Bangladesh Court adjourns microcredit pioneer's appeal
The Bangladeshi Supreme Court has adjourned for two weeks the hearing on an appeal by Nobel laureate Muhammad Yunus against a High Court decision to uphold his sacking from Grameen Bank.
Prof Yunus quit as head of the bank after officials said that at 70, he was past the mandatory retirement age.
His supporters say the move is linked to his attempt to enter politics in 2007, a charge the government denies.
Prof Yunus told the BBC the priority was to ensure the bank's stability.
"The Supreme Court gave the adjournment as the lawyers of Prof Yunus did not receive a certified copy of the earlier High Court judgement," assistant Attorney General Ekram Ul Haq told the BBC.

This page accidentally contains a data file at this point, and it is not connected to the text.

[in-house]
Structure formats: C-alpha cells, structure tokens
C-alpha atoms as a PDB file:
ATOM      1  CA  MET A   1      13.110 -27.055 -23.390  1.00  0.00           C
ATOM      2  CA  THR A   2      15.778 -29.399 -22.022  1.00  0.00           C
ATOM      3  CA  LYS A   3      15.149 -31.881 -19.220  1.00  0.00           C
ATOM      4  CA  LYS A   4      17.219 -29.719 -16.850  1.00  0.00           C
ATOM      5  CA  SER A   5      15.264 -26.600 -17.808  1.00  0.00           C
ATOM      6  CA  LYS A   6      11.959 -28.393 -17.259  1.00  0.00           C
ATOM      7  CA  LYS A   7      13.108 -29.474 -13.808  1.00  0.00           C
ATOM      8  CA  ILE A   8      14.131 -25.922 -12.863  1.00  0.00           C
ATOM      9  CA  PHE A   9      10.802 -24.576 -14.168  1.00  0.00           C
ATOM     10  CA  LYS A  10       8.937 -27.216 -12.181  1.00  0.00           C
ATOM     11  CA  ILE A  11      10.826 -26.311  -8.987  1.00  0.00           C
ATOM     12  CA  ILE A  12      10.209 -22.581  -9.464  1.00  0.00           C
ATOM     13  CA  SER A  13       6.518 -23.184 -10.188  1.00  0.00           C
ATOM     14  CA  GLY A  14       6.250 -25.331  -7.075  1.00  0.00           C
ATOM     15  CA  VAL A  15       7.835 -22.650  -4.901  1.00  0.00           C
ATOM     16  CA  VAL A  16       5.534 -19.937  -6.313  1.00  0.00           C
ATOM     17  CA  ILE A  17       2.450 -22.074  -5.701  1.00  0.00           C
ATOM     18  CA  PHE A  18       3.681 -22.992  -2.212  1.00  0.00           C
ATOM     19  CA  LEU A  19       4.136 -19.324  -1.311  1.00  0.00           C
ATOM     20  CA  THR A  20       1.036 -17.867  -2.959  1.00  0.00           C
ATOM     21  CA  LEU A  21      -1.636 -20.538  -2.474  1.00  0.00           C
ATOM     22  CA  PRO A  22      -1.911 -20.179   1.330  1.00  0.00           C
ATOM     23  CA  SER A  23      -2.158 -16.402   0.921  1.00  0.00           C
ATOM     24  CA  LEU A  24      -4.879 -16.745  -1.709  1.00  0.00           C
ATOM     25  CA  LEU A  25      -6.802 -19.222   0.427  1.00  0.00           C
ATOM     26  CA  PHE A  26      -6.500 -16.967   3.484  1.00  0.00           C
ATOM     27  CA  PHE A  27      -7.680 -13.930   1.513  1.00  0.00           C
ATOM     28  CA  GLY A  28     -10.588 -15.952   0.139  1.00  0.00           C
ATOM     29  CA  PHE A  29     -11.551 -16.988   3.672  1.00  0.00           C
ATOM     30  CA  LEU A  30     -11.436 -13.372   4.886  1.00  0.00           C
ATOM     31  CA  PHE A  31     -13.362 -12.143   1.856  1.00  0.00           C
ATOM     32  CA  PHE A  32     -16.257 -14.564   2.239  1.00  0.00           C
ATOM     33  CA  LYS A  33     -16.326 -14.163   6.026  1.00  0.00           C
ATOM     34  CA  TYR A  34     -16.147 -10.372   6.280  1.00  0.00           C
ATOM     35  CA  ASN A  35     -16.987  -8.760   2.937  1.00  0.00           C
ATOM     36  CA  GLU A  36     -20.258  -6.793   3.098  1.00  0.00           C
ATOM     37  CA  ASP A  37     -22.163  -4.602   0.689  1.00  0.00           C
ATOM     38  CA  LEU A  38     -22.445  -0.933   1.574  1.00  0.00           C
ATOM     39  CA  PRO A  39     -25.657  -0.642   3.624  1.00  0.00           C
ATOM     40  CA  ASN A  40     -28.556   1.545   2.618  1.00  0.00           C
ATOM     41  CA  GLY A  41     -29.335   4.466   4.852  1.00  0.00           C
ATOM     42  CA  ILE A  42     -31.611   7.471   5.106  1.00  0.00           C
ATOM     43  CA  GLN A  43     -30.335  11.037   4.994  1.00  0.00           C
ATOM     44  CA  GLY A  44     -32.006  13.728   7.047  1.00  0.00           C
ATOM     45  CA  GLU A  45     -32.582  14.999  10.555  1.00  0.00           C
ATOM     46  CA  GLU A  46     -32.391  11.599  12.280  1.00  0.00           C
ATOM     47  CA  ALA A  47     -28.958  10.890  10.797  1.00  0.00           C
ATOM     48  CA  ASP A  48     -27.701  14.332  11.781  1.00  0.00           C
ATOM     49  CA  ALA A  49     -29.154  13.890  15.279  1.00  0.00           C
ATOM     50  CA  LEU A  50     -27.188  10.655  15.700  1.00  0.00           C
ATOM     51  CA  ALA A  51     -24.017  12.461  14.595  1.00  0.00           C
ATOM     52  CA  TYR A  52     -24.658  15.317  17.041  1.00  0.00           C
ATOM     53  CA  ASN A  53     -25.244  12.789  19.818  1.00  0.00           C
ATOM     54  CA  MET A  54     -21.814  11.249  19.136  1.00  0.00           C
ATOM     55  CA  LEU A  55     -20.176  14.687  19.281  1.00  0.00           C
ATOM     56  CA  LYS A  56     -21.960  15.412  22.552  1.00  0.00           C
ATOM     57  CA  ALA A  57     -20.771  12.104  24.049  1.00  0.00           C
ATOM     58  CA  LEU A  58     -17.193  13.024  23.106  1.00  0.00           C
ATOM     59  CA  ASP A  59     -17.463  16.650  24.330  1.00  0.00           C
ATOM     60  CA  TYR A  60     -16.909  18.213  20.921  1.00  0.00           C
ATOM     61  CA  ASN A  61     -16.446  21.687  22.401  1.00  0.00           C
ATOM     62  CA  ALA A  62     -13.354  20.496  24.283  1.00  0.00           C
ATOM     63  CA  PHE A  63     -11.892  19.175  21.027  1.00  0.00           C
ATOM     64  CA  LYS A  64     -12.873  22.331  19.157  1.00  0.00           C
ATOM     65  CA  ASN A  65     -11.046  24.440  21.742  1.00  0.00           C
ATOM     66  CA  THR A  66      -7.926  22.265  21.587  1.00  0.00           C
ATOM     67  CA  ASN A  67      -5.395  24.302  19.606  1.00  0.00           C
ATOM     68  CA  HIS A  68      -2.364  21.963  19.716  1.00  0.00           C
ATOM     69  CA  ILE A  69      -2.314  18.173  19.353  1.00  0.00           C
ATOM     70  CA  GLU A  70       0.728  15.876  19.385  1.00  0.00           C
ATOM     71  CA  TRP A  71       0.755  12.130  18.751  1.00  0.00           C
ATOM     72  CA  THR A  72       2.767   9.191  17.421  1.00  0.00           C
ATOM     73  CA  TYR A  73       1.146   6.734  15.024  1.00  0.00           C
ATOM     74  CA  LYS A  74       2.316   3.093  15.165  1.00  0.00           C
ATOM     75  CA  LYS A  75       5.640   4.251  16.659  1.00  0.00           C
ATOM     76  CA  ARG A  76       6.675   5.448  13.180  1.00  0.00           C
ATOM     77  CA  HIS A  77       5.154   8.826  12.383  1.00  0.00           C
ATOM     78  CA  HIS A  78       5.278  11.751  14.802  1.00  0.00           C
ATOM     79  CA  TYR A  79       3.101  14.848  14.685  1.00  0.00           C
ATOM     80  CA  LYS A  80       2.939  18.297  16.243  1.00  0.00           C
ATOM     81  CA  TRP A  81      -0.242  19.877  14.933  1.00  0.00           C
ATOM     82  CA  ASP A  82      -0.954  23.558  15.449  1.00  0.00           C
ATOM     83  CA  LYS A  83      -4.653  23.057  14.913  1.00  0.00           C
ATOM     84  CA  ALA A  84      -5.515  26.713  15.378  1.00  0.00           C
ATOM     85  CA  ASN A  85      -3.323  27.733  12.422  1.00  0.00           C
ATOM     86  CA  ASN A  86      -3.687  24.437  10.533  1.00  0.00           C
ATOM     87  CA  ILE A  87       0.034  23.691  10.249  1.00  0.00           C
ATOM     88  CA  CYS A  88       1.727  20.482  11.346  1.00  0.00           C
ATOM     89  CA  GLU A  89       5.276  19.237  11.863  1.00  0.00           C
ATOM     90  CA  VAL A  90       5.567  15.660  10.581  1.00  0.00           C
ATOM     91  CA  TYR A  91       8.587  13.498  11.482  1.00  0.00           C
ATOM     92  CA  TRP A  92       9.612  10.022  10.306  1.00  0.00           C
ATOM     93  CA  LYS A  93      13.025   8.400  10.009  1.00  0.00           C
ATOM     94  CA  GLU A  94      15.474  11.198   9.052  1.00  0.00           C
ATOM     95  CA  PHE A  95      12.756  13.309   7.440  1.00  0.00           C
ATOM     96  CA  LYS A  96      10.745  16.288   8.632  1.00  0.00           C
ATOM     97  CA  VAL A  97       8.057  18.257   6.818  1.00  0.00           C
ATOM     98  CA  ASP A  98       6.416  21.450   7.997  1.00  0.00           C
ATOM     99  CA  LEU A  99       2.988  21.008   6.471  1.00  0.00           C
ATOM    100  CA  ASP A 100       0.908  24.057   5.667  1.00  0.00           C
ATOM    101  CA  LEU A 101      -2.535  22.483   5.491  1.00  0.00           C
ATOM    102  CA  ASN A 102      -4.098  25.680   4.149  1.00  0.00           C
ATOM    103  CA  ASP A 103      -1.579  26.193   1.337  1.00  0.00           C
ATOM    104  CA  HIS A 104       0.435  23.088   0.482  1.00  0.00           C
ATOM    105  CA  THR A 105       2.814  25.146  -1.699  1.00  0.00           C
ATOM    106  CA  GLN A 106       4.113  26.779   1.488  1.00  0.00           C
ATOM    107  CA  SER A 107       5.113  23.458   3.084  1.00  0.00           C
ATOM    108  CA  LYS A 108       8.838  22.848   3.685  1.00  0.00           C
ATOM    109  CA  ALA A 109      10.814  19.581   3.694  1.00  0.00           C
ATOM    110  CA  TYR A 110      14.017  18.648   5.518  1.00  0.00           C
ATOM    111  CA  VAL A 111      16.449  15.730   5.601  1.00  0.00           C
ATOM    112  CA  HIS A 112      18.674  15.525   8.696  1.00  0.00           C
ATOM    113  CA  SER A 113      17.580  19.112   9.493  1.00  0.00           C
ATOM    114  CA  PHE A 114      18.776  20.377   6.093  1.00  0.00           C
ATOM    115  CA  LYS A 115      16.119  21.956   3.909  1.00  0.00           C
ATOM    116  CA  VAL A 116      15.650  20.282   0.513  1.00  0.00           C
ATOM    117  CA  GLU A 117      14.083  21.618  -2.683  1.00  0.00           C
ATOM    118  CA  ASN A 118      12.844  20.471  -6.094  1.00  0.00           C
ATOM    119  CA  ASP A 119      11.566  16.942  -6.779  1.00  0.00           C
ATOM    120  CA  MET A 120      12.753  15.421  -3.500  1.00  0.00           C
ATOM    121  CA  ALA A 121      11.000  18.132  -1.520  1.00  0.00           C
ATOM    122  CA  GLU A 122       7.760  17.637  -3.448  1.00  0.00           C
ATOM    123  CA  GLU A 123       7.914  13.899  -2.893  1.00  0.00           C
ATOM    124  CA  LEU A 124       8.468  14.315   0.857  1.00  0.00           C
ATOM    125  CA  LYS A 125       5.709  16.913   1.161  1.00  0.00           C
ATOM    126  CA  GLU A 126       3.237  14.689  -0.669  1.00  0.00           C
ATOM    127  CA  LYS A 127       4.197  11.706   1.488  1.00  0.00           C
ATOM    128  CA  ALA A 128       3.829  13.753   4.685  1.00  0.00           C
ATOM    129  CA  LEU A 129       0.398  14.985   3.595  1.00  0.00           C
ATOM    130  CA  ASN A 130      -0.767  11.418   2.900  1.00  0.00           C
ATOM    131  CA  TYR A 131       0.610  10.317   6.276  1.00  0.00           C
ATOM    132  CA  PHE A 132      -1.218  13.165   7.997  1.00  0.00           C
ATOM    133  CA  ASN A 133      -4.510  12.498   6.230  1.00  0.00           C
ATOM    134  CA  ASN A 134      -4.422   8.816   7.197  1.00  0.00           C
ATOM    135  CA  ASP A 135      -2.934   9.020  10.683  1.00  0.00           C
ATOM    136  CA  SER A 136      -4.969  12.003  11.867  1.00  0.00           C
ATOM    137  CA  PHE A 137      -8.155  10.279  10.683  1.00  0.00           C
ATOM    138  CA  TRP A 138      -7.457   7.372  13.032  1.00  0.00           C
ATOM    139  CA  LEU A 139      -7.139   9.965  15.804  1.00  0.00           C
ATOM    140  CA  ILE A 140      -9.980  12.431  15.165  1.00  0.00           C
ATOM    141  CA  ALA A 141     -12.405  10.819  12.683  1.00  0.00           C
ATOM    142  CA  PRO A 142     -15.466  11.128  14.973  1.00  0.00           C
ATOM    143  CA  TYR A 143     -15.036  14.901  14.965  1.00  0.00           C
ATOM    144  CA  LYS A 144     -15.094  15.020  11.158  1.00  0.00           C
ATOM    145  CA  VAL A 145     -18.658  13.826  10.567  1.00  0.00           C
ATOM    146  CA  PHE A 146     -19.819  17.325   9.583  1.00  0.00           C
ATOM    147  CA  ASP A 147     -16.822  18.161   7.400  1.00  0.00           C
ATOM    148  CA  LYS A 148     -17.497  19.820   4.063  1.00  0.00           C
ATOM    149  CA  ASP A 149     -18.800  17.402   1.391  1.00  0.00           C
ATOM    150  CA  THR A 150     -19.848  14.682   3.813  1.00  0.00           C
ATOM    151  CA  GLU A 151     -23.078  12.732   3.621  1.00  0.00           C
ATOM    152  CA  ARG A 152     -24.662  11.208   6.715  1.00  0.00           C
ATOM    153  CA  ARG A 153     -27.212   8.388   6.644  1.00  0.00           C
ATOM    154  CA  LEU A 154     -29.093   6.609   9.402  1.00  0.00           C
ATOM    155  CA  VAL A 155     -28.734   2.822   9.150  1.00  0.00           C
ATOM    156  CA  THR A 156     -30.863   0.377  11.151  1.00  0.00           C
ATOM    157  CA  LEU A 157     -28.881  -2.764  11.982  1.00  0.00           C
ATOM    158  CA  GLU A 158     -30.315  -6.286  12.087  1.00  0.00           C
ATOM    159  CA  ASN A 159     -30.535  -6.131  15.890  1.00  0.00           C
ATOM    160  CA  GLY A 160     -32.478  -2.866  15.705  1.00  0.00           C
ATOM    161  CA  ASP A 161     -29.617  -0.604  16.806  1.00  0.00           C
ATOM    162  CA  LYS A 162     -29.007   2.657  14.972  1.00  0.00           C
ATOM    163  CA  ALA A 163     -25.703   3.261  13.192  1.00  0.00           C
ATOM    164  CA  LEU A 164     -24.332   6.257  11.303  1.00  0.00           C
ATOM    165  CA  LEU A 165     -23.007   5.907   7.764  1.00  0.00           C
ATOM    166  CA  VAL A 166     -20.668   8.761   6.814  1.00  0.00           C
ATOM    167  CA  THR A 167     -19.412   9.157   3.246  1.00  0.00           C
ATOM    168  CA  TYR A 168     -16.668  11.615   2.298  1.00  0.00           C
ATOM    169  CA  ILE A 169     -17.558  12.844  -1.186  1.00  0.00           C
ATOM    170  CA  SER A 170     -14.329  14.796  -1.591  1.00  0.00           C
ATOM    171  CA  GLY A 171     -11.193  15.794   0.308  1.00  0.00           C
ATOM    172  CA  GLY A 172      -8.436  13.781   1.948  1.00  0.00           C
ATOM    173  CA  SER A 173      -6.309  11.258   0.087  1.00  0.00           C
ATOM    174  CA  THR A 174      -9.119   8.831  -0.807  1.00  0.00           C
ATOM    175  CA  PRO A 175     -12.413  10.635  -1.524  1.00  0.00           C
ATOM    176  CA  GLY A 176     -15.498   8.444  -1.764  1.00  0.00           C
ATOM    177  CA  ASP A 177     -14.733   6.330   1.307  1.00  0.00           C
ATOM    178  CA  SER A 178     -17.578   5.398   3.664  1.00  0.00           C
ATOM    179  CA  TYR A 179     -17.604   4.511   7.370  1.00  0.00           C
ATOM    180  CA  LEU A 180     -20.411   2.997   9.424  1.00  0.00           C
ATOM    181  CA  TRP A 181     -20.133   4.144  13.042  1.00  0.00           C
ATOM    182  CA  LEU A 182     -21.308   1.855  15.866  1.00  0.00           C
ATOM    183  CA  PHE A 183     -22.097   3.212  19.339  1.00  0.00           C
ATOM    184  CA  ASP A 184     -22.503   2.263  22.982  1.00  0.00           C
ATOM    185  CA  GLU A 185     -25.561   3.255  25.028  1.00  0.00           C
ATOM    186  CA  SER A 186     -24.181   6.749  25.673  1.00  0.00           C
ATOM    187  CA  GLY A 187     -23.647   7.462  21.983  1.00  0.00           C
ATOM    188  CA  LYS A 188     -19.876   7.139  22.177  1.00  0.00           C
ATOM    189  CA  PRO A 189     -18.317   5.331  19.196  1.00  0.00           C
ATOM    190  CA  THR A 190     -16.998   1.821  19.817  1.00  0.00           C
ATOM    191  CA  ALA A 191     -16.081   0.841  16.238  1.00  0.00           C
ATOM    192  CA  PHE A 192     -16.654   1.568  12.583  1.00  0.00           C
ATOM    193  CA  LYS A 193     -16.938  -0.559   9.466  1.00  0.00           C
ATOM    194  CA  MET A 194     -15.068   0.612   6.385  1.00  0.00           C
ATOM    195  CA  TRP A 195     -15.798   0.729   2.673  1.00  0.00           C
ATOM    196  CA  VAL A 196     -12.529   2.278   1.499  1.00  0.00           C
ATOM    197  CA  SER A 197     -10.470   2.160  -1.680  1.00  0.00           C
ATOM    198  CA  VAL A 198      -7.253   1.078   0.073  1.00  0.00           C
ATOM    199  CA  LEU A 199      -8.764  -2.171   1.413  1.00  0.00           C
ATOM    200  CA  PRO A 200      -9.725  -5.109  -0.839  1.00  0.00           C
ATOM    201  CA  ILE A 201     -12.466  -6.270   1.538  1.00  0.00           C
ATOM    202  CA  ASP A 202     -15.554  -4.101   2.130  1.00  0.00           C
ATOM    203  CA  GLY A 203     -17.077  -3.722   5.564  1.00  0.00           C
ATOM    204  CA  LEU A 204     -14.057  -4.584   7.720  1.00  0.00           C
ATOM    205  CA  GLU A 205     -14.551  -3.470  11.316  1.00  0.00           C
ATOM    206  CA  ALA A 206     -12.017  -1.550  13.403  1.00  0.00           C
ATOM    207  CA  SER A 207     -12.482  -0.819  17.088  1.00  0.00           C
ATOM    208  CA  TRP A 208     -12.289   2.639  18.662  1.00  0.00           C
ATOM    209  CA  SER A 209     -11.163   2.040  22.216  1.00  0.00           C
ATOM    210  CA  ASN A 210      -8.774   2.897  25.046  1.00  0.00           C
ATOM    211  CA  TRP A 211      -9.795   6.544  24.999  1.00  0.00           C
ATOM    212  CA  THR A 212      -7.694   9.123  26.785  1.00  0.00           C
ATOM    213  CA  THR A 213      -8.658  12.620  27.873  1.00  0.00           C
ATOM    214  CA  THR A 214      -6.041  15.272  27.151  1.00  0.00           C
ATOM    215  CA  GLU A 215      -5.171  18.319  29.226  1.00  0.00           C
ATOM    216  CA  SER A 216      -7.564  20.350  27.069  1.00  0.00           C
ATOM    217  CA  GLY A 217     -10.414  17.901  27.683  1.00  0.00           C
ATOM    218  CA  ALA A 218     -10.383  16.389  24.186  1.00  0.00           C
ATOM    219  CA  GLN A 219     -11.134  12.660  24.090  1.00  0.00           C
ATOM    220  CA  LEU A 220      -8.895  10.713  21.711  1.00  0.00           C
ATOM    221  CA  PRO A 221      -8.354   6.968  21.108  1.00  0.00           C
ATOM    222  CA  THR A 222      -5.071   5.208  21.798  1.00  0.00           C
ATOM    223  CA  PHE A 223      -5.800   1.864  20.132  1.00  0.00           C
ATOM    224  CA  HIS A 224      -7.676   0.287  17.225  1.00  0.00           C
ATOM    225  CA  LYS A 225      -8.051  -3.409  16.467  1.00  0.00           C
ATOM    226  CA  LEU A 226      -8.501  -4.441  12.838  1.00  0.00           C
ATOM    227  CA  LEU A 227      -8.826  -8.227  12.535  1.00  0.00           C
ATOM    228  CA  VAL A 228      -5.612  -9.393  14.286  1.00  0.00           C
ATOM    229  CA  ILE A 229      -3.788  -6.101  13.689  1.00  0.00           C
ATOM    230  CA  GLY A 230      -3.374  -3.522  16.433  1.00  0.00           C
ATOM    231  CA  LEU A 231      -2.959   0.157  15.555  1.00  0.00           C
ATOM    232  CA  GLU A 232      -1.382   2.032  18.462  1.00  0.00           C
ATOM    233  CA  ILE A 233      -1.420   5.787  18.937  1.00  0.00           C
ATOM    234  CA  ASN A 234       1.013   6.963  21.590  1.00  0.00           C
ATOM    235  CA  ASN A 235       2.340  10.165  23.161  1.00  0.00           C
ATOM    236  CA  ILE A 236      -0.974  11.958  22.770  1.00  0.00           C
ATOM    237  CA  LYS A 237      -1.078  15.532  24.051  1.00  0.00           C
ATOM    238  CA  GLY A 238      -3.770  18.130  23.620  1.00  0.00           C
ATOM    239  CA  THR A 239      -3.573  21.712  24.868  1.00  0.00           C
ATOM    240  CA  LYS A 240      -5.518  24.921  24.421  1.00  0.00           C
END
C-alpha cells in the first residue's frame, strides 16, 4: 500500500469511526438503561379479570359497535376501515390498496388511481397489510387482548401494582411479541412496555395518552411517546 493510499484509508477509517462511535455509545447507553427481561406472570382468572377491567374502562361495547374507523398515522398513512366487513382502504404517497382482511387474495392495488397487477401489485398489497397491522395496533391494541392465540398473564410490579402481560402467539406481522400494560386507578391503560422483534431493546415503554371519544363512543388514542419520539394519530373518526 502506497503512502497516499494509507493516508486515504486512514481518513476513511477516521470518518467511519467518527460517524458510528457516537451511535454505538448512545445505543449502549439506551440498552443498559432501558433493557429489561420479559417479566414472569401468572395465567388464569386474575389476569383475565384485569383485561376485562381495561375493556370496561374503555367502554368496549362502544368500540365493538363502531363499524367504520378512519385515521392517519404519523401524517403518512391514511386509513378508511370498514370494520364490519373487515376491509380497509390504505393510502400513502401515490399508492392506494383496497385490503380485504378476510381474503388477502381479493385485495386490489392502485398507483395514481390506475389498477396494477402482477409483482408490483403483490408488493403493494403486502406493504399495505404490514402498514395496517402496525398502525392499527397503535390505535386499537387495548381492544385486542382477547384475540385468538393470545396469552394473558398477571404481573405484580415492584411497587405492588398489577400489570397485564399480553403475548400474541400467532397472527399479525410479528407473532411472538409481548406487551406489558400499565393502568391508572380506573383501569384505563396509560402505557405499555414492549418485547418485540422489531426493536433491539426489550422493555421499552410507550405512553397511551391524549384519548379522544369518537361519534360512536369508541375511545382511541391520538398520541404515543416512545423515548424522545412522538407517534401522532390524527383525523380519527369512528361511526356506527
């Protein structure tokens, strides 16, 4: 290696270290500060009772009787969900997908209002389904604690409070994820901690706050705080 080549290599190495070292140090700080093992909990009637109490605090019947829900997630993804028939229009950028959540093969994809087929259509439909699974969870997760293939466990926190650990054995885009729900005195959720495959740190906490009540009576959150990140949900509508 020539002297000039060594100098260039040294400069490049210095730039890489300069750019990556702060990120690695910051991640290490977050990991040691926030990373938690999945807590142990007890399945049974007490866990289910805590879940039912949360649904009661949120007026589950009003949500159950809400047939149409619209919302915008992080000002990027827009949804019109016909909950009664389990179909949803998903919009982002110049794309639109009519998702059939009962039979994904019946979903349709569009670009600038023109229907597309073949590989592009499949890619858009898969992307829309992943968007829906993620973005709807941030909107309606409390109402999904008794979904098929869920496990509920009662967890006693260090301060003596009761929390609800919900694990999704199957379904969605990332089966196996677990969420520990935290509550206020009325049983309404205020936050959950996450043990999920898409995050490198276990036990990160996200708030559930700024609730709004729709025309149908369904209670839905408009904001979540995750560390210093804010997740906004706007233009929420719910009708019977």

Eight million borrowers
Earlier this month, the High Court rejected Prof Yunus's petition challenging the Central Bank's decision to sack him from the post of managing director of the Grameen Bank.
His lawyers argue that the Grameen bank enjoys special status and therefore he was exempt from the normal retirement rules.
Meanwhile, in an interview with the BBC, Prof Yunus said the main priority should be to maintain the stability of the Grameen Bank, which has more than eight million borrowers, most of them rural women.
"The important thing for Grameen Bank right now is transition so that the bank continues to function smoothly without any kind of shock or uncomfortable feeling about it. That's what we should be concentrating on," he said.
Prof Yunus fell out with Prime Minister Sheikh Hasina in 2007 when he was trying to set up a new party.
The government owns a 25% stake in Grameen, which pioneered the microfinance concept of lending small amounts of money to the poor which has been replicated worldwide.